The QRS is said to be low voltage when:
- The amplitudes of all the QRS complexes in the limb leads are < 5 mm; or
- The amplitudes of all the QRS complexes in the precordial leads are < 10 mm
Low voltage is produced by…
- The “damping” effect of increased layers of fluid, fat or air between the heart and the recording electrode.
- Loss of viable myocardium.
- Diffuse infiltration or myxoedematous involvement of the heart.
Specific causes of low voltage include:
The most important cause is massive pericardial effusion, which produces a triad of:
- Low voltage
- Electrical alternans
Patients with this triad need to be immediately assessed for clinical or echocardiographic evidence of tamponade.
Massive Pericardial Effusion:
- Note the presence of electrical alternans.
Prior Massive Anterior MI:
- Low QRS voltage in V1-6. This diffuse loss of R wave height suggests extensive myocardial loss from a prior anterior MI.
- This ECG also demonstrates biphasic anterior T waves (Wellen’s syndrome) indicating new critical occlusion of the LAD artery.
- Low voltages in the limb leads is classically seen in patients with emphysema.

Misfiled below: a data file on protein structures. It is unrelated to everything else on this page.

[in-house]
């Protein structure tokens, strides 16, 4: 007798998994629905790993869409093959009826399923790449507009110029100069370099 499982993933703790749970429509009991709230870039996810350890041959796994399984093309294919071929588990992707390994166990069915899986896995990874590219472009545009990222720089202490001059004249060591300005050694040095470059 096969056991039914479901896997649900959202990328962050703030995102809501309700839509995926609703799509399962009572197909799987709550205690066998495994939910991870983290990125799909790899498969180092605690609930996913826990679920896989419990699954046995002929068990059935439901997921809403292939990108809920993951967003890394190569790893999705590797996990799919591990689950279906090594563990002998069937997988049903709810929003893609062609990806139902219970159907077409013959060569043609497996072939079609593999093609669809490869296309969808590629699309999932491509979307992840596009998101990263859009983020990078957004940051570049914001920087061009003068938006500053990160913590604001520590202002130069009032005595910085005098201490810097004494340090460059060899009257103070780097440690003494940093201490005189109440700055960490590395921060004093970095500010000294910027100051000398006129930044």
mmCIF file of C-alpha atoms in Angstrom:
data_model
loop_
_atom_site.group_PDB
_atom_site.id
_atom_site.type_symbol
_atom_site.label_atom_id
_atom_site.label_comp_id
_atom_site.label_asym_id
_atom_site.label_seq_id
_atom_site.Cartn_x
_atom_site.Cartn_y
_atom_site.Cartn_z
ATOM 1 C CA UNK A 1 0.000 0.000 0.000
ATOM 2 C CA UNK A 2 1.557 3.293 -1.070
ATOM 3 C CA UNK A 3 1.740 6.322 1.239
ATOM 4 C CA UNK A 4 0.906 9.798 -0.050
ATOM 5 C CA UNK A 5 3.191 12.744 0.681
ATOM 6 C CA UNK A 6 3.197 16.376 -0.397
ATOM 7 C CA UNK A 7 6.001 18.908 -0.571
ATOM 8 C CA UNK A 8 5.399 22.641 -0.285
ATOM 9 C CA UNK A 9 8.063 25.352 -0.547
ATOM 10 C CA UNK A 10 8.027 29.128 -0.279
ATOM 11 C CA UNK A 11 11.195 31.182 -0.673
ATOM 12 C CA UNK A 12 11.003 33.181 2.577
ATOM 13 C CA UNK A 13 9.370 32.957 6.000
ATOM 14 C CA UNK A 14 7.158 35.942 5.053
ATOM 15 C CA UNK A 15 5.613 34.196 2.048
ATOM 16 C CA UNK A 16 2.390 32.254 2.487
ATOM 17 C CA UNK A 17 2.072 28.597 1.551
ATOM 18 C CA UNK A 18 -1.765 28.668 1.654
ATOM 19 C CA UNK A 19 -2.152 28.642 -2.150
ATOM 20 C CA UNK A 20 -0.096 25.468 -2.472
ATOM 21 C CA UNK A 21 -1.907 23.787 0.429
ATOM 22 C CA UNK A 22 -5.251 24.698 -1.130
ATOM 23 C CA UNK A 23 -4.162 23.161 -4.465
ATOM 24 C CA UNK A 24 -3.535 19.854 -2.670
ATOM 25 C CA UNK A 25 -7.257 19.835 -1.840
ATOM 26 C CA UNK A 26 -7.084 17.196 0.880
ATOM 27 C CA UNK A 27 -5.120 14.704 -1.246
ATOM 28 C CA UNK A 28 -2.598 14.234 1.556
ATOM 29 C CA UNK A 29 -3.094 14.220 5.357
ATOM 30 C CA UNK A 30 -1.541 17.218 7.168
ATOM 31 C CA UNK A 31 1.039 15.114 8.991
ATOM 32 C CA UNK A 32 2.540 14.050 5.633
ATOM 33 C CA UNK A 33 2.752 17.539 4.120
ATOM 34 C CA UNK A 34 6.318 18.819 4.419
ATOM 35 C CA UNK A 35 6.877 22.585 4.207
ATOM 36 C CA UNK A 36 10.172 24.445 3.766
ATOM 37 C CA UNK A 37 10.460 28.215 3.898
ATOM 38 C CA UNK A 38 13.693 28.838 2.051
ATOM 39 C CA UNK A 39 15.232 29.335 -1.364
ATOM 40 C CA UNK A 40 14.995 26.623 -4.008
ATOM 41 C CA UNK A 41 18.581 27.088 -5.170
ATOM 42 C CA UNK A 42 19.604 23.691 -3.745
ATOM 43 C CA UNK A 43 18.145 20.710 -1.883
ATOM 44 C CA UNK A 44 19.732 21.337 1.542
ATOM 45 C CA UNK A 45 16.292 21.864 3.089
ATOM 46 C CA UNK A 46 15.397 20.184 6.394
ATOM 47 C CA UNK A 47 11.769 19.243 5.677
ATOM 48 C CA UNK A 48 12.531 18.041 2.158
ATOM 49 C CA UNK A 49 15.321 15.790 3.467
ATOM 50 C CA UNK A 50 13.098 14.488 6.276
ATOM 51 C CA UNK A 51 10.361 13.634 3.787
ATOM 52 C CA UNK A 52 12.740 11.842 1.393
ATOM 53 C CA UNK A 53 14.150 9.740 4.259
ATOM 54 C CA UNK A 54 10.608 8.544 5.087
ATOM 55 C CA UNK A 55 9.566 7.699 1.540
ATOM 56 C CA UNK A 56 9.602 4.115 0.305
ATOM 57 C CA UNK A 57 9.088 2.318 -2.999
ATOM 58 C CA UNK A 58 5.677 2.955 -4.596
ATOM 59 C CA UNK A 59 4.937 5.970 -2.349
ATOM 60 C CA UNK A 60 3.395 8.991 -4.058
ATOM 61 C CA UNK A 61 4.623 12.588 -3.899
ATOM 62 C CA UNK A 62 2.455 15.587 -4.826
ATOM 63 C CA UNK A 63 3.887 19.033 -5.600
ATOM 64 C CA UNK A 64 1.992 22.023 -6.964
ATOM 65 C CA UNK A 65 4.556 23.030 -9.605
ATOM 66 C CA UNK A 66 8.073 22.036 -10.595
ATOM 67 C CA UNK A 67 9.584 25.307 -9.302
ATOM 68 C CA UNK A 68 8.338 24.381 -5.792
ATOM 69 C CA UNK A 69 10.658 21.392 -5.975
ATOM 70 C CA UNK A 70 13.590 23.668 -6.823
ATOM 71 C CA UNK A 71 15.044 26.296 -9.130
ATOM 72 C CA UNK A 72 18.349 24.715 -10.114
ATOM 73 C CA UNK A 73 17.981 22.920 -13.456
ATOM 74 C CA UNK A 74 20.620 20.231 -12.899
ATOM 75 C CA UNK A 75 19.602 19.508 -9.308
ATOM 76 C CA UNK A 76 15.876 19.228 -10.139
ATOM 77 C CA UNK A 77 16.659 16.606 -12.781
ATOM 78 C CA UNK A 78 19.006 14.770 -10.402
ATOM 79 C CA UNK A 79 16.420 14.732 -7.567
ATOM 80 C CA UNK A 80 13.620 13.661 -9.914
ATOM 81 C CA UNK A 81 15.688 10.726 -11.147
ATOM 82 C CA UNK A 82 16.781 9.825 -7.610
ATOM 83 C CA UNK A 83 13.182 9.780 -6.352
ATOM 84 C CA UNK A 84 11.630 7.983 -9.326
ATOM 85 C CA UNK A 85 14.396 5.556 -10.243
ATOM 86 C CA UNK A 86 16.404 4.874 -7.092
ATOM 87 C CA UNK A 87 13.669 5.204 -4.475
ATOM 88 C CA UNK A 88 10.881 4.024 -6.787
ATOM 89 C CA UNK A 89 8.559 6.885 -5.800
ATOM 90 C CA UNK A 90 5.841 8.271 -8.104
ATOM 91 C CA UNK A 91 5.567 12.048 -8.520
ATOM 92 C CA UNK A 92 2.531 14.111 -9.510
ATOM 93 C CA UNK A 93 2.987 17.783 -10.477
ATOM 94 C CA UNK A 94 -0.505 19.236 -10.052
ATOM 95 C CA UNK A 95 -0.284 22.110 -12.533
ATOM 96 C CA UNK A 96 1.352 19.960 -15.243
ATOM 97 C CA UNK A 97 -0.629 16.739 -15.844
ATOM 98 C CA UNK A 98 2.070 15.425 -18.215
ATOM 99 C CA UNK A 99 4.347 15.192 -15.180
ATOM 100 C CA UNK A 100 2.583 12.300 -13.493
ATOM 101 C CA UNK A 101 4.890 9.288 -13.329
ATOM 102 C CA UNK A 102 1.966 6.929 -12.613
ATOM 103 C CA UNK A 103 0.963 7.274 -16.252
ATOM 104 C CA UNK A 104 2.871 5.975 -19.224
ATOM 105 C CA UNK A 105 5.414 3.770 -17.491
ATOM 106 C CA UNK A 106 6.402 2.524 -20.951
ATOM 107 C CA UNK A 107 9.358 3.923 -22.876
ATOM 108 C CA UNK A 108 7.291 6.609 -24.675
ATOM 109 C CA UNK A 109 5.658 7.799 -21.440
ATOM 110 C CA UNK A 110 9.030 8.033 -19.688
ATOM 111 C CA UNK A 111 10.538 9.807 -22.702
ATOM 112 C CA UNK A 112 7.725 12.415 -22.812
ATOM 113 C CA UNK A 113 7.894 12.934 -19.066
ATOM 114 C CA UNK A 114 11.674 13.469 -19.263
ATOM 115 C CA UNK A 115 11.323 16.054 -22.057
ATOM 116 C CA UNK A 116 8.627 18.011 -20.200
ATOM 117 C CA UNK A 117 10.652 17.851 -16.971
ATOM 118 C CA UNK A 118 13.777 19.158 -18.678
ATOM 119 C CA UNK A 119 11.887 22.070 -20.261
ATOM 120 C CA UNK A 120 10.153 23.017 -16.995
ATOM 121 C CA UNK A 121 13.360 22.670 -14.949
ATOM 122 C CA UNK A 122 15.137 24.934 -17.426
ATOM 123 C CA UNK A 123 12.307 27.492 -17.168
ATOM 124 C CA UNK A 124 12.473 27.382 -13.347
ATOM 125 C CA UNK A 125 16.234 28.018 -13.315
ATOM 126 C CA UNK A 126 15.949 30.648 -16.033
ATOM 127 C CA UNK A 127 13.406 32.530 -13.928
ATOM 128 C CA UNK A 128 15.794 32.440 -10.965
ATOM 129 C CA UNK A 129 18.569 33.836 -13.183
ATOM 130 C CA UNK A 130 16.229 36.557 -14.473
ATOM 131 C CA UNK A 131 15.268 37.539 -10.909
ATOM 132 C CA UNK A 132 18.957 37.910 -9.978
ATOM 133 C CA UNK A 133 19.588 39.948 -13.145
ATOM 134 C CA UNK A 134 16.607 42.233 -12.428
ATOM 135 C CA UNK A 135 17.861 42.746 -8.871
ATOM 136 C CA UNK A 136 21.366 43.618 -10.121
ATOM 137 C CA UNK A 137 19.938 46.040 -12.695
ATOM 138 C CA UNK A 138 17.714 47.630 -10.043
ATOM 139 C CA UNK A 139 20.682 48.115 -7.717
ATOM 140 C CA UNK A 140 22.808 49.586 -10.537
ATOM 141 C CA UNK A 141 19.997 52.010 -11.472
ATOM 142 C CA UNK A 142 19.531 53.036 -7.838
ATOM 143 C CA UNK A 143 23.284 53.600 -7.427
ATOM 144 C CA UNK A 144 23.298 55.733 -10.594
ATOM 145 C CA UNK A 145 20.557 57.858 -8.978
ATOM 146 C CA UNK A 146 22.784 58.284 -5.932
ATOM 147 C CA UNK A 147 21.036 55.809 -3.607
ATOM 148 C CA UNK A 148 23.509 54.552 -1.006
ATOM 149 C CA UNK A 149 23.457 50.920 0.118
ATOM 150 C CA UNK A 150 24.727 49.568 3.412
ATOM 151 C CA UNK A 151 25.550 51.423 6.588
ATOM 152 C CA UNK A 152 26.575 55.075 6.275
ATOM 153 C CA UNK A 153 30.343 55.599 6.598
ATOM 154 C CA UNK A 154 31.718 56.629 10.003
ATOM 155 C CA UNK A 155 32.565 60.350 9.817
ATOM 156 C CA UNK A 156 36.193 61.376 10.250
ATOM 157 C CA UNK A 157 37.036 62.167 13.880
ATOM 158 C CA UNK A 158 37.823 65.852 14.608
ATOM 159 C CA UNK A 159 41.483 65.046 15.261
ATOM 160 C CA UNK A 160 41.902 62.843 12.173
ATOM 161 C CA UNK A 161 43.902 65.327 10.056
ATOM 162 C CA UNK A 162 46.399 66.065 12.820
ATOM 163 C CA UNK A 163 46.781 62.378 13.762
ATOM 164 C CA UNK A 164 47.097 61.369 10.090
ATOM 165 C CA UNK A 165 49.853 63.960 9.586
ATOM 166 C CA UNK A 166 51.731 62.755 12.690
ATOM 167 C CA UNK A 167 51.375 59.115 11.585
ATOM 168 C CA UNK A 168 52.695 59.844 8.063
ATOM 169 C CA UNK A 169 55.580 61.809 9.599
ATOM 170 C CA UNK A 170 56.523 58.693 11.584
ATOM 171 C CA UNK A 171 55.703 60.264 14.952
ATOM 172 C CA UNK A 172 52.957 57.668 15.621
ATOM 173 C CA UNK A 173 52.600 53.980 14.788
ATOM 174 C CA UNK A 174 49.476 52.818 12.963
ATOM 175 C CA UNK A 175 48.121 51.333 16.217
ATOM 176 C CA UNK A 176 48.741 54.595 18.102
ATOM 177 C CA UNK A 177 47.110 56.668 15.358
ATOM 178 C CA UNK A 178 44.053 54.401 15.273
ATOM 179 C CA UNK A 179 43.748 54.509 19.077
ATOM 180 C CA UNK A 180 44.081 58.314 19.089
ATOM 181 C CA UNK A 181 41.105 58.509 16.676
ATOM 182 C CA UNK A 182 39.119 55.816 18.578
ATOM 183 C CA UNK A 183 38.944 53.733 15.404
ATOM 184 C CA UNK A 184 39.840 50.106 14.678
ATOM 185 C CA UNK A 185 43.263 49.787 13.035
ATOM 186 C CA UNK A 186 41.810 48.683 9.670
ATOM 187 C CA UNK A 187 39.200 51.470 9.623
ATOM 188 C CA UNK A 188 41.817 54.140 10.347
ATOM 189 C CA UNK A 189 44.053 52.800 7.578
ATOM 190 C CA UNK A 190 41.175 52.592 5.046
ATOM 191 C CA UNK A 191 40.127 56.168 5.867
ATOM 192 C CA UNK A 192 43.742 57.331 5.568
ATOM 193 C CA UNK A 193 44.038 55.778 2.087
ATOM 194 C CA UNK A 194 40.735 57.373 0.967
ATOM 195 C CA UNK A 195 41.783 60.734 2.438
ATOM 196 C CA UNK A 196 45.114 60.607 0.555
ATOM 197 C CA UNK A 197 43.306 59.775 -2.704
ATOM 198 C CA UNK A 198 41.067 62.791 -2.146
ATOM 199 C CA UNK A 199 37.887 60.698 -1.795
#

- Other features of emphysema include: rightward axis, peaked P waves (P pulmonale) and clockwise rotation (persistent S wave in V6)
Learn From The Experts!
Consolidate your learning with lessons from the masters of ECG interpretation. Follow the links below for expert commentary, video lessons, case-based discussion and detailed explanations to take your learning to the next level.
Take The Next Step.
You’ve made the ECG diagnosis, now what? Think beyond the ECG with lessons on advanced diagnosis and management.
- ECG BASICS — Waves, Intervals, Segments and Clinical Interpretation
- ECG CLINICAL CASES — Your favourite ECG’s placed in clinical context with a challenging Q&A approach
- ECG and Cardiology Eponymous Syndromes — Cheats guide to eponymous emancipation
- ECG Exam Template — a framework for the FACEM part 2 exam.
- ECG Reference Sites on the WEB — the best of the rest
- Mattu A, Brady W. ECGs for the Emergency Physician 2, BMJ Books 2008.